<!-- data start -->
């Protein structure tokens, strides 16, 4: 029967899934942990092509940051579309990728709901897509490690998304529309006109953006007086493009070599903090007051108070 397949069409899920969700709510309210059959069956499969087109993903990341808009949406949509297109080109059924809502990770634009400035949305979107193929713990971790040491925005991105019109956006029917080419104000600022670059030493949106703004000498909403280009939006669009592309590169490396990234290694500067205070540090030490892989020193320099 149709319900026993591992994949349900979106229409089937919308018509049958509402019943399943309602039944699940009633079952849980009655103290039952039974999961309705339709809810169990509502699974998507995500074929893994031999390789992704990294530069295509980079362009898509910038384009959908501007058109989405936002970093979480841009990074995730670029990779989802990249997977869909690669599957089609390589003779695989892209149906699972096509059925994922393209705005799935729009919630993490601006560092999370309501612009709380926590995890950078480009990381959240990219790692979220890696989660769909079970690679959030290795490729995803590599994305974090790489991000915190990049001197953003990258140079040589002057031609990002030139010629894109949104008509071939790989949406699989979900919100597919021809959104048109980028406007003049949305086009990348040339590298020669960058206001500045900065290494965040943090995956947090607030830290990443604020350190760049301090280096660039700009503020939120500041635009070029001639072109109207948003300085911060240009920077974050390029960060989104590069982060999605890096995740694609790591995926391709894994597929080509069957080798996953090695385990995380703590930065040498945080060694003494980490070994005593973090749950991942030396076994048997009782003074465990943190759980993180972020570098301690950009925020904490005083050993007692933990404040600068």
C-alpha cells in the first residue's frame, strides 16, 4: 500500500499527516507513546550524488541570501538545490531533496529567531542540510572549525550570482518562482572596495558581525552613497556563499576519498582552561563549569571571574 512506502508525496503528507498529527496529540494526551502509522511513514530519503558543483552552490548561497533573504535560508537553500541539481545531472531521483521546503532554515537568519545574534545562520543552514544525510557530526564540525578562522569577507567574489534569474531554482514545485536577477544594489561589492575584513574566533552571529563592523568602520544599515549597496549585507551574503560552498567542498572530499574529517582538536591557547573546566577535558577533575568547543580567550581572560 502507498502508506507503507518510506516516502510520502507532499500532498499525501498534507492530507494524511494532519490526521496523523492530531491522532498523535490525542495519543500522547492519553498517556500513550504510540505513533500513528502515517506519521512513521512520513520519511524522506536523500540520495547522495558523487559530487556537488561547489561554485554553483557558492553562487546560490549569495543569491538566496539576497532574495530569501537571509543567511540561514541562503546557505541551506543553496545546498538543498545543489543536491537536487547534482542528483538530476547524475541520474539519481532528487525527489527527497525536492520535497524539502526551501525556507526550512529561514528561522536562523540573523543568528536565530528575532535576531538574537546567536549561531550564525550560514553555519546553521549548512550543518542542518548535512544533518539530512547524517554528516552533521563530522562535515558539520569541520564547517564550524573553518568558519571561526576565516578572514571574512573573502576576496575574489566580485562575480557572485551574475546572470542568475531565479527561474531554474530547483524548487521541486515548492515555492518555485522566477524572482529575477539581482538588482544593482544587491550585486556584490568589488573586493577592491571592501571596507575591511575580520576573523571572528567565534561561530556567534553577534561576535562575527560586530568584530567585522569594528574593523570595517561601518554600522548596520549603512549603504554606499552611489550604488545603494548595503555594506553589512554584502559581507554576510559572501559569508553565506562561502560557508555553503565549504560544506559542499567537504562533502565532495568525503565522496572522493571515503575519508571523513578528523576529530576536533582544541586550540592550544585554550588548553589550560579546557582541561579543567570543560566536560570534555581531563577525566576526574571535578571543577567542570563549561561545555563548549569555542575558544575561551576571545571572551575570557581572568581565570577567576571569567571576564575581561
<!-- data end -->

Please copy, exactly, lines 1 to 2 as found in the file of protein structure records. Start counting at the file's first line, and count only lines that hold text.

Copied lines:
């Protein structure tokens, strides 16, 4: 029967899934942990092509940051579309990728709901897509490690998304529309006109953006007086493009070599903090007051108070 397949069409899920969700709510309210059959069956499969087109993903990341808009949406949509297109080109059924809502990770634009400035949305979107193929713990971790040491925005991105019109956006029917080419104000600022670059030493949106703004000498909403280009939006669009592309590169490396990234290694500067205070540090030490892989020193320099 149709319900026993591992994949349900979106229409089937919308018509049958509402019943399943309602039944699940009633079952849980009655103290039952039974999961309705339709809810169990509502699974998507995500074929893994031999390789992704990294530069295509980079362009898509910038384009959908501007058109989405936002970093979480841009990074995730670029990779989802990249997977869909690669599957089609390589003779695989892209149906699972096509059925994922393209705005799935729009919630993490601006560092999370309501612009709380926590995890950078480009990381959240990219790692979220890696989660769909079970690679959030290795490729995803590599994305974090790489991000915190990049001197953003990258140079040589002057031609990002030139010629894109949104008509071939790989949406699989979900919100597919021809959104048109980028406007003049949305086009990348040339590298020669960058206001500045900065290494965040943090995956947090607030830290990443604020350190760049301090280096660039700009503020939120500041635009070029001639072109109207948003300085911060240009920077974050390029960060989104590069982060999605890096995740694609790591995926391709894994597929080509069957080798996953090695385990995380703590930065040498945080060694003494980490070994005593973090749950991942030396076994048997009782003074465990943190759980993180972020570098301690950009925020904490005083050993007692933990404040600068």
C-alpha cells in the first residue's frame, strides 16, 4: 500500500499527516507513546550524488541570501538545490531533496529567531542540510572549525550570482518562482572596495558581525552613497556563499576519498582552561563549569571571574 512506502508525496503528507498529527496529540494526551502509522511513514530519503558543483552552490548561497533573504535560508537553500541539481545531472531521483521546503532554515537568519545574534545562520543552514544525510557530526564540525578562522569577507567574489534569474531554482514545485536577477544594489561589492575584513574566533552571529563592523568602520544599515549597496549585507551574503560552498567542498572530499574529517582538536591557547573546566577535558577533575568547543580567550581572560 502507498502508506507503507518510506516516502510520502507532499500532498499525501498534507492530507494524511494532519490526521496523523492530531491522532498523535490525542495519543500522547492519553498517556500513550504510540505513533500513528502515517506519521512513521512520513520519511524522506536523500540520495547522495558523487559530487556537488561547489561554485554553483557558492553562487546560490549569495543569491538566496539576497532574495530569501537571509543567511540561514541562503546557505541551506543553496545546498538543498545543489543536491537536487547534482542528483538530476547524475541520474539519481532528487525527489527527497525536492520535497524539502526551501525556507526550512529561514528561522536562523540573523543568528536565530528575532535576531538574537546567536549561531550564525550560514553555519546553521549548512550543518542542518548535512544533518539530512547524517554528516552533521563530522562535515558539520569541520564547517564550524573553518568558519571561526576565516578572514571574512573573502576576496575574489566580485562575480557572485551574475546572470542568475531565479527561474531554474530547483524548487521541486515548492515555492518555485522566477524572482529575477539581482538588482544593482544587491550585486556584490568589488573586493577592491571592501571596507575591511575580520576573523571572528567565534561561530556567534553577534561576535562575527560586530568584530567585522569594528574593523570595517561601518554600522548596520549603512549603504554606499552611489550604488545603494548595503555594506553589512554584502559581507554576510559572501559569508553565506562561502560557508555553503565549504560544506559542499567537504562533502565532495568525503565522496572522493571515503575519508571523513578528523576529530576536533582544541586550540592550544585554550588548553589550560579546557582541561579543567570543560566536560570534555581531563577525566576526574571535578571543577567542570563549561561545555563548549569555542575558544575561551576571545571572551575570557581572568581565570577567576571569567571576564575581561